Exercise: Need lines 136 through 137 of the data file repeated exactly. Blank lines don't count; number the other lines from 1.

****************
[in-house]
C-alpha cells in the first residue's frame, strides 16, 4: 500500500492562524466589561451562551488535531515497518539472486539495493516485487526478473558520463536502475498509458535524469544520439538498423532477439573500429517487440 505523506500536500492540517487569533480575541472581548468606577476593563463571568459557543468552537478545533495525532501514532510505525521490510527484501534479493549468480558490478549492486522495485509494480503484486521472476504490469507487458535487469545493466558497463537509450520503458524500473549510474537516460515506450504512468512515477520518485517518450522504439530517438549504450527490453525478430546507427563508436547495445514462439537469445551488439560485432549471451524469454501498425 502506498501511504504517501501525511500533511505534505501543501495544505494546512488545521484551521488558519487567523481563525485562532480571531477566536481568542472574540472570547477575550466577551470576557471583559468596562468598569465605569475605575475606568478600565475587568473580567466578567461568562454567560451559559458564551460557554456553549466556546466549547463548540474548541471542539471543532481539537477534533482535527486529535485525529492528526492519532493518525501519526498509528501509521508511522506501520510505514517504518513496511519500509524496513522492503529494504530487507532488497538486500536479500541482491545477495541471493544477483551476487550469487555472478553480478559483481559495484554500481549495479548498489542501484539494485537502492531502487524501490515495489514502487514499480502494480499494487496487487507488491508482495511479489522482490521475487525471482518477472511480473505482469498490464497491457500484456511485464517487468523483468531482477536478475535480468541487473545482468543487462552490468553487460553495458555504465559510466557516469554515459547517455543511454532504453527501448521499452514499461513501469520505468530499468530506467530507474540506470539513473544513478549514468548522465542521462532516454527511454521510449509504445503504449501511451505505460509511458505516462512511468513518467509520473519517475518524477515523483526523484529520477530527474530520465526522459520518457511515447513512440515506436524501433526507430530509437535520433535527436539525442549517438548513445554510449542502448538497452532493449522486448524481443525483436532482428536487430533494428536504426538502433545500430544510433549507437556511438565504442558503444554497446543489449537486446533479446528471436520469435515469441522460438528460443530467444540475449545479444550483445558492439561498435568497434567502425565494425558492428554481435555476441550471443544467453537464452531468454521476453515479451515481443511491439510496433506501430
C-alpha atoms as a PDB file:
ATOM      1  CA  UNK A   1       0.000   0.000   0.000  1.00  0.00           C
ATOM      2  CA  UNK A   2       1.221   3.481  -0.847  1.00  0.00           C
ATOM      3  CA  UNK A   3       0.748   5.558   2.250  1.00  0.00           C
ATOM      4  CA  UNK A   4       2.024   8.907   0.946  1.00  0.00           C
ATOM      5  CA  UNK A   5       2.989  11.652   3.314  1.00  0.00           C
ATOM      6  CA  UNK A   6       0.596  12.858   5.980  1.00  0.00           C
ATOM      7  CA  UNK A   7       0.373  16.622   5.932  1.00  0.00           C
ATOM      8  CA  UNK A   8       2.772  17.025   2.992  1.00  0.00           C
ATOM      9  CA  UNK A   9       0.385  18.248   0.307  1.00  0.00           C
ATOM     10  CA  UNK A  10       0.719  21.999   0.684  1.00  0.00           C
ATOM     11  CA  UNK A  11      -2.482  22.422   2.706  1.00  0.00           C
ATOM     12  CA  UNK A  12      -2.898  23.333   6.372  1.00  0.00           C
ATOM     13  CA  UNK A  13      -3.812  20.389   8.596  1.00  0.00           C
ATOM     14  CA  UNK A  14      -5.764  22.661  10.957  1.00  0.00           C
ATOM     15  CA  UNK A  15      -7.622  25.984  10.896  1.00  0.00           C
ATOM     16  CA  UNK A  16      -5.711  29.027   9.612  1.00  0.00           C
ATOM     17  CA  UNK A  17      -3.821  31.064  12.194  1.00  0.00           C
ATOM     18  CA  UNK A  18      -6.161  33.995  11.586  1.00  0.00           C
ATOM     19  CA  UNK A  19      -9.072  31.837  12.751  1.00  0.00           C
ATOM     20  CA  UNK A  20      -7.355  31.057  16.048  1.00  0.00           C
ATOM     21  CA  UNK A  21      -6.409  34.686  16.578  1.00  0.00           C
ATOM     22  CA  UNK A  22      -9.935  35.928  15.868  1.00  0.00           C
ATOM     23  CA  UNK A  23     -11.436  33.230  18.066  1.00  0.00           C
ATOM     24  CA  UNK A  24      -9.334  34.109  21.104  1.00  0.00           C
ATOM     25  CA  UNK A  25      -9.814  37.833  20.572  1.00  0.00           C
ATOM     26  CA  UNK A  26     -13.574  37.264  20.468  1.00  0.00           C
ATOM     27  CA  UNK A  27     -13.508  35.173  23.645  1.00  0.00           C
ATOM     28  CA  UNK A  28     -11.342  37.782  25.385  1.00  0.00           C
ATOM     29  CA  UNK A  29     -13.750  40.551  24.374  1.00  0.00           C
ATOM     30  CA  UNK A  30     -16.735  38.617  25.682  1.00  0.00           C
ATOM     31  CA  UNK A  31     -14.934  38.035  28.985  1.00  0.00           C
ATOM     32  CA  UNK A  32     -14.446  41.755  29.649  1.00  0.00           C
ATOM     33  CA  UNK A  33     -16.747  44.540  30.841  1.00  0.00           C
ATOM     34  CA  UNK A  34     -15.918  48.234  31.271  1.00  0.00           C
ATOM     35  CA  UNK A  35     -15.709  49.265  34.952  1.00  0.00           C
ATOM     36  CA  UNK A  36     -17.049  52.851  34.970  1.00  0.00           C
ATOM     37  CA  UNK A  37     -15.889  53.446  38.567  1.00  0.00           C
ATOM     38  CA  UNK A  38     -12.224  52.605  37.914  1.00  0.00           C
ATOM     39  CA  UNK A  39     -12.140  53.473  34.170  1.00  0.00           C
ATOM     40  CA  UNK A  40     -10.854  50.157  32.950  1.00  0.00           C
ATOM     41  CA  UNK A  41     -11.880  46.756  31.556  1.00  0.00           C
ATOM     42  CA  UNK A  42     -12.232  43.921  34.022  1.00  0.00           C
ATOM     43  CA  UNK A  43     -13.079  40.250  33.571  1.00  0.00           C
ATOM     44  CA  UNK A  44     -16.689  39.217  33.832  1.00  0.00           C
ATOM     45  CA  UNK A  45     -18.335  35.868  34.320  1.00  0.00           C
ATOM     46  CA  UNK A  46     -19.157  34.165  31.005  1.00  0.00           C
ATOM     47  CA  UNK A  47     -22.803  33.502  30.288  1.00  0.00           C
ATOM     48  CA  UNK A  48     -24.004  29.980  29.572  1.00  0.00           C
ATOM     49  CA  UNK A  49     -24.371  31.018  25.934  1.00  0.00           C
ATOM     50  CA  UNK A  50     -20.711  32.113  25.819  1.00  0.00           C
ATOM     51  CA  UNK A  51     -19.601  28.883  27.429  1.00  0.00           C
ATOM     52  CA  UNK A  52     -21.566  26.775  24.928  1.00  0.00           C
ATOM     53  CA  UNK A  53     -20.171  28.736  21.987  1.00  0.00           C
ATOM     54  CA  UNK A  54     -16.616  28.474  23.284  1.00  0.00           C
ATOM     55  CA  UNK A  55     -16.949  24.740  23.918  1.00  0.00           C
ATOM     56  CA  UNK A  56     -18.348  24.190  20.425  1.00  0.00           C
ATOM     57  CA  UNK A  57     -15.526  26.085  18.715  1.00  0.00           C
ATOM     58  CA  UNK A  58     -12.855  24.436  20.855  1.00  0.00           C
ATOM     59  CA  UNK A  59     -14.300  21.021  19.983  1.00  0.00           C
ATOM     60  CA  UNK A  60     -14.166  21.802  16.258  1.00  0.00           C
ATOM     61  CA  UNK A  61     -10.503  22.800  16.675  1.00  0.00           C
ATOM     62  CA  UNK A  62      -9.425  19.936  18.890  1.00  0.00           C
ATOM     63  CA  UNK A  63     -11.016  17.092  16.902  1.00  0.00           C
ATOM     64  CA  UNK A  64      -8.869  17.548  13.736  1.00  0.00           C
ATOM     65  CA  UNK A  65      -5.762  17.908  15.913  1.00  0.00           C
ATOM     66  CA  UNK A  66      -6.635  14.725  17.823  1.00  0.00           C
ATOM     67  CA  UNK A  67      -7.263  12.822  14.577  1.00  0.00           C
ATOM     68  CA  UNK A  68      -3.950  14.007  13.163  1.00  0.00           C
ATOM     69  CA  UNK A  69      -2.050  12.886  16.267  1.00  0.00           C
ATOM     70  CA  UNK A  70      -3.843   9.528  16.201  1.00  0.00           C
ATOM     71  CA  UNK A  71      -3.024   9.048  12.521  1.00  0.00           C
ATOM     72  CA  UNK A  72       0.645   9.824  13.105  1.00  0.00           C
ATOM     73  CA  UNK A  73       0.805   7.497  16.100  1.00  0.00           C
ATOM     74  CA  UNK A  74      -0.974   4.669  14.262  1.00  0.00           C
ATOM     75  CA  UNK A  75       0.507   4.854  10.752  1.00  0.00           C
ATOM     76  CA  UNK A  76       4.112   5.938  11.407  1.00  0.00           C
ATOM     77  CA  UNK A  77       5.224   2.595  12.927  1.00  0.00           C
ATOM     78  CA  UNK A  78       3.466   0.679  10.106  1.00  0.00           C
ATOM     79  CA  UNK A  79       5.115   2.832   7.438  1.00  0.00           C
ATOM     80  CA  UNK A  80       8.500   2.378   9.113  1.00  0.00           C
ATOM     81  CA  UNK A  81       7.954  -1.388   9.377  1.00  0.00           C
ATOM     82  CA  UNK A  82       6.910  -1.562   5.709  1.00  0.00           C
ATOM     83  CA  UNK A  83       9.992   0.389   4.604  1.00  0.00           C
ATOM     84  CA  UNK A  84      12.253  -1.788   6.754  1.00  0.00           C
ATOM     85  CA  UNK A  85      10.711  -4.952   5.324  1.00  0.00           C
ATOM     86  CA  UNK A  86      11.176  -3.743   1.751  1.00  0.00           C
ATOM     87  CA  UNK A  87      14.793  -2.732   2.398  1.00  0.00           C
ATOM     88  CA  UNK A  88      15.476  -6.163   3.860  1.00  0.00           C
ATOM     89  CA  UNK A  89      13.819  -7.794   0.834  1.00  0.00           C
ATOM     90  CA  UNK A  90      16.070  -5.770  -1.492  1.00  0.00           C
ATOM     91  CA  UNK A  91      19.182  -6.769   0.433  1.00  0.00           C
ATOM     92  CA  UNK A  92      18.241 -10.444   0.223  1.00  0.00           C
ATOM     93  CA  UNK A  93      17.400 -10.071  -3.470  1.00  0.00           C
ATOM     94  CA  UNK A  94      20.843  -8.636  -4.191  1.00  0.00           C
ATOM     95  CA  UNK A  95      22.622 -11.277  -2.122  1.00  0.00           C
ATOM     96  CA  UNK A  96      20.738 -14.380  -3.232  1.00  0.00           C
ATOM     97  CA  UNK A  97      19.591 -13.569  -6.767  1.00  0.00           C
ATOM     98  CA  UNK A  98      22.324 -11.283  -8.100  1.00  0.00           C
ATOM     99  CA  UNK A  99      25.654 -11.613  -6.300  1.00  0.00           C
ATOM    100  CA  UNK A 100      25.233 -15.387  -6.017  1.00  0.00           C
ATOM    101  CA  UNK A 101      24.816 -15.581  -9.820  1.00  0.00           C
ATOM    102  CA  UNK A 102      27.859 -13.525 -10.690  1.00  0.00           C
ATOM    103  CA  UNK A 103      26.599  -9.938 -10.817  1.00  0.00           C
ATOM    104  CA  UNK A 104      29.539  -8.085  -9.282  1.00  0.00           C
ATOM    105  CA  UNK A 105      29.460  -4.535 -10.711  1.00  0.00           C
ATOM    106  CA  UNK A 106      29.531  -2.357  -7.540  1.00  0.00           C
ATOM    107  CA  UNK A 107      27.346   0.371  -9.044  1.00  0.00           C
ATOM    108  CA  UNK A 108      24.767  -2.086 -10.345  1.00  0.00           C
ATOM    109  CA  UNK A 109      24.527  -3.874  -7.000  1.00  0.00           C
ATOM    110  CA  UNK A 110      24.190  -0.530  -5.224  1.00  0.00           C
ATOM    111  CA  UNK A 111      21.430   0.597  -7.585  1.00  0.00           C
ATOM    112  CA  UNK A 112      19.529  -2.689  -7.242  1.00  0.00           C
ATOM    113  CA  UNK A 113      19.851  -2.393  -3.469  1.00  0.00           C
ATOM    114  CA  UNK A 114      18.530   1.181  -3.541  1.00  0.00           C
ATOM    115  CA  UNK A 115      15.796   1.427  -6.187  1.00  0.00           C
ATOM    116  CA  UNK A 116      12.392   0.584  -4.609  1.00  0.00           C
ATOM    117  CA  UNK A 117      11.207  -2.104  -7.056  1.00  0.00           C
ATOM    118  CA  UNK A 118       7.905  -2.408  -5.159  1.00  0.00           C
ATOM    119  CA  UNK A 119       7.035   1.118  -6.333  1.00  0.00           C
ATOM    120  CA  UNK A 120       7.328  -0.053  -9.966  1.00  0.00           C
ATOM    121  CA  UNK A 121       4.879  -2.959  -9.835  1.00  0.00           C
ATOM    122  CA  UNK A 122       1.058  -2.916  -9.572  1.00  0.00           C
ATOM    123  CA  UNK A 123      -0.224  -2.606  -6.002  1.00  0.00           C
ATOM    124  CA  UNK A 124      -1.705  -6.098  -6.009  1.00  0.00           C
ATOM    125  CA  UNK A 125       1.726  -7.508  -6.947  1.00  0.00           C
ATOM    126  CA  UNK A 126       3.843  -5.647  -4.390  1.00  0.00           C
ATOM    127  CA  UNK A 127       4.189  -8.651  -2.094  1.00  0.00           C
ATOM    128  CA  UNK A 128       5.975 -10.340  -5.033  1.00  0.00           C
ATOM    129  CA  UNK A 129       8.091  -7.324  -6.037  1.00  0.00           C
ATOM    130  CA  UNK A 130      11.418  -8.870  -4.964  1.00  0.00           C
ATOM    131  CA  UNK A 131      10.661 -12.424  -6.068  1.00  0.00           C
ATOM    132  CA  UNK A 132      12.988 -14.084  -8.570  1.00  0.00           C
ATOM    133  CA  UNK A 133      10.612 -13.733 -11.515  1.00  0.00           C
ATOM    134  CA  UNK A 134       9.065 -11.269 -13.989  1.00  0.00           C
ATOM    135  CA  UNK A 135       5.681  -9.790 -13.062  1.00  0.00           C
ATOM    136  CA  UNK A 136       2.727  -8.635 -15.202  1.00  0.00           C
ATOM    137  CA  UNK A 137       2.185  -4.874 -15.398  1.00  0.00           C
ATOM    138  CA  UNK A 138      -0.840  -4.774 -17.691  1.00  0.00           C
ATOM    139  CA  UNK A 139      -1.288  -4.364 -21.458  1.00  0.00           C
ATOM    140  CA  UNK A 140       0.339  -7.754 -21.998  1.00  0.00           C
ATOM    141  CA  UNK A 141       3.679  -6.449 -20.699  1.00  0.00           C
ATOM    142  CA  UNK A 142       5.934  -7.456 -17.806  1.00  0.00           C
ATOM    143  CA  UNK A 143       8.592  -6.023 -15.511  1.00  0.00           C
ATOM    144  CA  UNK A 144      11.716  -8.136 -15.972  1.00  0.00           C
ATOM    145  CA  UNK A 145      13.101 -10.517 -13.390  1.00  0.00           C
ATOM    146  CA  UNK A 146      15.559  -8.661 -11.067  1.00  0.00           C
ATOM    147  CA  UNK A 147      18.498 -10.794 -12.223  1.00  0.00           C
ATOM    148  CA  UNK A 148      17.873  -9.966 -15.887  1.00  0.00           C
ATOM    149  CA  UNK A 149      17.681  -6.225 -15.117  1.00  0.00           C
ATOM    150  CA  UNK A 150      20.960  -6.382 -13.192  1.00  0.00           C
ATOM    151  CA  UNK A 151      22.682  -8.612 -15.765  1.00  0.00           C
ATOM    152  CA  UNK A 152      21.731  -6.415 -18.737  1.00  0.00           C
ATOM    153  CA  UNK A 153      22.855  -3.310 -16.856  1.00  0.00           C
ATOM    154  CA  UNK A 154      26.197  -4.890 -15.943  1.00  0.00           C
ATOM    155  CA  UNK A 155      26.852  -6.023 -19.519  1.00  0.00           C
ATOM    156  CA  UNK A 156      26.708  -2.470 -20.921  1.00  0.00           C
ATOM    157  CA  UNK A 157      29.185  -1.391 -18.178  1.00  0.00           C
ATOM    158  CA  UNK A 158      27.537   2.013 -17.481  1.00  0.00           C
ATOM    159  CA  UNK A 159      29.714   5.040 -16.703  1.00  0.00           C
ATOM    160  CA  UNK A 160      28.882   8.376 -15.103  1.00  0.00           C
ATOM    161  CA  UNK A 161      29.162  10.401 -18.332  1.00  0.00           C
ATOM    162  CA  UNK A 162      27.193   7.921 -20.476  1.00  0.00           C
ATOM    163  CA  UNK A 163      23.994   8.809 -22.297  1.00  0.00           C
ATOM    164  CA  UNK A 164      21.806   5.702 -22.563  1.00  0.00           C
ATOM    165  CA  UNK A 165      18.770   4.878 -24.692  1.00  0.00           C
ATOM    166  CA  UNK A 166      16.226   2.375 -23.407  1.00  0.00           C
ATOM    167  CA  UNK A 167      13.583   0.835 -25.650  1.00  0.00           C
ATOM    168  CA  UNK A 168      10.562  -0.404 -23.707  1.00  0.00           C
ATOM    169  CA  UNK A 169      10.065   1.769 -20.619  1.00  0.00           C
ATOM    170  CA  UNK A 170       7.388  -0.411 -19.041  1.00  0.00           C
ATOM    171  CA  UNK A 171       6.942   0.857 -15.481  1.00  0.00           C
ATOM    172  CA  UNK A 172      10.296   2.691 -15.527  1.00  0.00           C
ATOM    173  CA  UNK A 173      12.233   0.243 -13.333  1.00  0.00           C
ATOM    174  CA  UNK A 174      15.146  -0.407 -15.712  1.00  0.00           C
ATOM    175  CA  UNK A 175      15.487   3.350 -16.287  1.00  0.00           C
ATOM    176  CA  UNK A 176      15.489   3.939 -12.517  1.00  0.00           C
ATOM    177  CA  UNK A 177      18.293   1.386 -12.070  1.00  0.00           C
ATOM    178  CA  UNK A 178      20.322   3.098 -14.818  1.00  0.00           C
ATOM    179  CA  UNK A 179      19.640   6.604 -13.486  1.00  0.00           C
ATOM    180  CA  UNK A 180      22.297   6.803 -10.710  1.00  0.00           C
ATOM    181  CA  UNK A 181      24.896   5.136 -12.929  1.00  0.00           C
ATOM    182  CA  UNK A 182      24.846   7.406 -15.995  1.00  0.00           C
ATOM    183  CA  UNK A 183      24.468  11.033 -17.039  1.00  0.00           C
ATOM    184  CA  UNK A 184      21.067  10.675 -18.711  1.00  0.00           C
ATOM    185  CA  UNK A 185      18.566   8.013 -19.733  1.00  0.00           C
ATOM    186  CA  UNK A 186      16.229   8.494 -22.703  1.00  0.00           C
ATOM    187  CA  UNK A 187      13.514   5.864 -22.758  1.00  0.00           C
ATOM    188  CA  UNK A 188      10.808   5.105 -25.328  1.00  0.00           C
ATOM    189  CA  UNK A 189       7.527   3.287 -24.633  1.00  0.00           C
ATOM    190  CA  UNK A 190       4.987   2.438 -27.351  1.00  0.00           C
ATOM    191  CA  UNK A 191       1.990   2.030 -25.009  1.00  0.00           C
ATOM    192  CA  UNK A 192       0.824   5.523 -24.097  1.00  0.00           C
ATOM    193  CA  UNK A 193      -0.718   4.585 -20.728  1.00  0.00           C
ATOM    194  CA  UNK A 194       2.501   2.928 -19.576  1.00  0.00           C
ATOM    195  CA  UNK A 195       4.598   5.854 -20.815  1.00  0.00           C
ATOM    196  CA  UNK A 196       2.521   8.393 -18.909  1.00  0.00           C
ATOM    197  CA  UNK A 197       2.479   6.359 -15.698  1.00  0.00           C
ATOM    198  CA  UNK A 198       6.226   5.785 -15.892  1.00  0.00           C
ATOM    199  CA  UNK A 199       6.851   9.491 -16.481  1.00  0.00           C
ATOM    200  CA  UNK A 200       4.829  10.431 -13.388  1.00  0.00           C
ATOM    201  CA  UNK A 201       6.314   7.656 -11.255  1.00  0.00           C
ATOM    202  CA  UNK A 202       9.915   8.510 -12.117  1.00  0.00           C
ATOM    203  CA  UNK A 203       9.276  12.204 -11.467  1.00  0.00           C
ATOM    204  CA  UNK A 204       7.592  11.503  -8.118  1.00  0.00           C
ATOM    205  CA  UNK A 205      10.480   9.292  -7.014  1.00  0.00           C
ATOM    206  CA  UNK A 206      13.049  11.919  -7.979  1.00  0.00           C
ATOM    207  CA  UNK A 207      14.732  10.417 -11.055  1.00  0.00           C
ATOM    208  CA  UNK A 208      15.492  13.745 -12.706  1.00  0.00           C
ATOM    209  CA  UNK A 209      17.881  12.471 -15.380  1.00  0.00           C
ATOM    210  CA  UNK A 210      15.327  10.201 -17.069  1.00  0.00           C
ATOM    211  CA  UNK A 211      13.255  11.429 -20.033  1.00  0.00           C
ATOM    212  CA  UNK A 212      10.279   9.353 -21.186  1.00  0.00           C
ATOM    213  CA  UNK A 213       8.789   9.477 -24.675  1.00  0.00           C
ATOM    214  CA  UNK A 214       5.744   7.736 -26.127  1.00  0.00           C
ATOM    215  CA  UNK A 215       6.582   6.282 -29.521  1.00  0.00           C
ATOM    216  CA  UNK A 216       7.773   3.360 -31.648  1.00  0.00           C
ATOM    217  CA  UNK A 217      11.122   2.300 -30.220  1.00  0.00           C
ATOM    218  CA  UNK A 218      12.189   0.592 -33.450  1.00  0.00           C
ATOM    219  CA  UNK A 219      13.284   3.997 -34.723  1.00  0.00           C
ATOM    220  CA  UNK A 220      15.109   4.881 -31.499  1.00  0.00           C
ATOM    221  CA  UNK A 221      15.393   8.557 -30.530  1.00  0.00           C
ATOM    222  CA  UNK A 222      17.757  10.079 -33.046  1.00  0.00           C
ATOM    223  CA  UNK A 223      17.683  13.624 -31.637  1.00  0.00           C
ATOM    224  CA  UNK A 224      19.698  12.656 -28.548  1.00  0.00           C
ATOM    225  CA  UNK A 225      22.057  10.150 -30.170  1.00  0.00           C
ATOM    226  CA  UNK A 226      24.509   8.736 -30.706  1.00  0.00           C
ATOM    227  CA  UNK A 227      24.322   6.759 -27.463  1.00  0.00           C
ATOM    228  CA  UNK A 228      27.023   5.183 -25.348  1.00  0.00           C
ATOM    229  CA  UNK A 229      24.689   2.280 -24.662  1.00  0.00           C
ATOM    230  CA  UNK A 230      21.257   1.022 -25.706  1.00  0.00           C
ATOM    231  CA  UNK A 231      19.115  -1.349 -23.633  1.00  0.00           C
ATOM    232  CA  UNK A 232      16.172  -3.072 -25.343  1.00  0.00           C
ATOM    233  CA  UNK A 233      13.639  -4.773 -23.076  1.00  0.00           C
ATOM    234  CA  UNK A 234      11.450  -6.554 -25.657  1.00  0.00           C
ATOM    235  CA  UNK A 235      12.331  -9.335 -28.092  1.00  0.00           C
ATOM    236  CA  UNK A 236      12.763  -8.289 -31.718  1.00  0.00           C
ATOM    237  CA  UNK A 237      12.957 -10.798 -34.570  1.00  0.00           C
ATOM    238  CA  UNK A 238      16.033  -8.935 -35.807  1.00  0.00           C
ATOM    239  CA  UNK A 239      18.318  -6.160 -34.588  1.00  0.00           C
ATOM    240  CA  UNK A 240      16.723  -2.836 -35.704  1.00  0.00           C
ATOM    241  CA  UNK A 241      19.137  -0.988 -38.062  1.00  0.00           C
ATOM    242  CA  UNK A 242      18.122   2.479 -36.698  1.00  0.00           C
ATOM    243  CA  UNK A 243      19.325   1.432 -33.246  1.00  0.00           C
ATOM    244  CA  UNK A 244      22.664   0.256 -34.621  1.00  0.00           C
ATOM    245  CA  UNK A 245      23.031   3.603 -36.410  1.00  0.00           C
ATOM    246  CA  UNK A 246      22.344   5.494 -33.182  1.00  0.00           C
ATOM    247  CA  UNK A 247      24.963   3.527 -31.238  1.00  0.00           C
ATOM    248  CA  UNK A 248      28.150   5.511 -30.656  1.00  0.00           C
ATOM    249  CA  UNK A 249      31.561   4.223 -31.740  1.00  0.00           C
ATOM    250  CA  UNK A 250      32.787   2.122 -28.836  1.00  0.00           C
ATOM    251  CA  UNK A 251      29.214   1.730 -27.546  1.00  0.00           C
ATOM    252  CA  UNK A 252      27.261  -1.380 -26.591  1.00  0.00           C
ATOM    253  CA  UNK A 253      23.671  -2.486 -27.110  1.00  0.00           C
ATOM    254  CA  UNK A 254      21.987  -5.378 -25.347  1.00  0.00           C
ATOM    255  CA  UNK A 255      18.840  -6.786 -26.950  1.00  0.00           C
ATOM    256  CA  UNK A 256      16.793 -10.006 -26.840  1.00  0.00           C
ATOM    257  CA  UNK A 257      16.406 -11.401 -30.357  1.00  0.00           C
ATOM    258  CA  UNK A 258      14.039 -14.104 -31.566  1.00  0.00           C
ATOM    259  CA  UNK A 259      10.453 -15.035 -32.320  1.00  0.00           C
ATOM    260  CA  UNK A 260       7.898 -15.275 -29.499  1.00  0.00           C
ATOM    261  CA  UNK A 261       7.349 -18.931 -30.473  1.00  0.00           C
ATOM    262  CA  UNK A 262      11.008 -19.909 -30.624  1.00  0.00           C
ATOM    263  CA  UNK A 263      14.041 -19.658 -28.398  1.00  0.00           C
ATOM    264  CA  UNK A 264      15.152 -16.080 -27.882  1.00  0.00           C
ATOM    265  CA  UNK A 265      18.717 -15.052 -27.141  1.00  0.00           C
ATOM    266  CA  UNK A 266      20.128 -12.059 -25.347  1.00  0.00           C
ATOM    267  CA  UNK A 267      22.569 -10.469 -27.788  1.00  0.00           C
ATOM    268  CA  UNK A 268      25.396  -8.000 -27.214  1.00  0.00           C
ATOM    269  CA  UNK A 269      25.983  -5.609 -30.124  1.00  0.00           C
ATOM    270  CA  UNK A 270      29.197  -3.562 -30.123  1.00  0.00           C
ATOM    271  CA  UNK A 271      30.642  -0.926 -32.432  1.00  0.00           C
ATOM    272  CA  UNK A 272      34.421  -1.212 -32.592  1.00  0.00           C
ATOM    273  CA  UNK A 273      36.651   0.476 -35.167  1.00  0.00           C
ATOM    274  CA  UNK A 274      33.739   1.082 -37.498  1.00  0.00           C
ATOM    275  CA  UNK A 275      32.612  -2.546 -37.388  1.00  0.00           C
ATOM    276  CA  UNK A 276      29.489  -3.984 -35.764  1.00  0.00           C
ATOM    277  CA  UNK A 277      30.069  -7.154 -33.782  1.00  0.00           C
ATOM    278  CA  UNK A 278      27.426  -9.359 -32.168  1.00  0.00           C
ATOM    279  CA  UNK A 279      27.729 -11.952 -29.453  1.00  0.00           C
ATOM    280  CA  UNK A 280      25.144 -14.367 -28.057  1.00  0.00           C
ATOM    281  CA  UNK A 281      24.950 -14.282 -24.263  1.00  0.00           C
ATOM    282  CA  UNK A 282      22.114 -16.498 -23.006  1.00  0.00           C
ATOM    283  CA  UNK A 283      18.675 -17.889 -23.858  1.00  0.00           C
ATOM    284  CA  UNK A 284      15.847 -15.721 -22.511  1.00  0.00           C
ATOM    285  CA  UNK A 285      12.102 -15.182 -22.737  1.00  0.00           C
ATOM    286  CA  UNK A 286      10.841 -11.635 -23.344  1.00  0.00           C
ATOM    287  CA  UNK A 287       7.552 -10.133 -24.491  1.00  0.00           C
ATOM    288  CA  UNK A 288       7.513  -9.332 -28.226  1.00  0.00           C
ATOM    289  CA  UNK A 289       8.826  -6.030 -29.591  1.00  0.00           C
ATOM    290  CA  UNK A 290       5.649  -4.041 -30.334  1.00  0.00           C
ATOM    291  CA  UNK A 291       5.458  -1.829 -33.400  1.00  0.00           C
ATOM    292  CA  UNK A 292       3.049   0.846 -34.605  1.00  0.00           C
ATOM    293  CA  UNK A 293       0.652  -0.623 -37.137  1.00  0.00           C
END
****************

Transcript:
ATOM    133  CA  UNK A 133      10.612 -13.733 -11.515  1.00  0.00           C
ATOM    134  CA  UNK A 134       9.065 -11.269 -13.989  1.00  0.00           C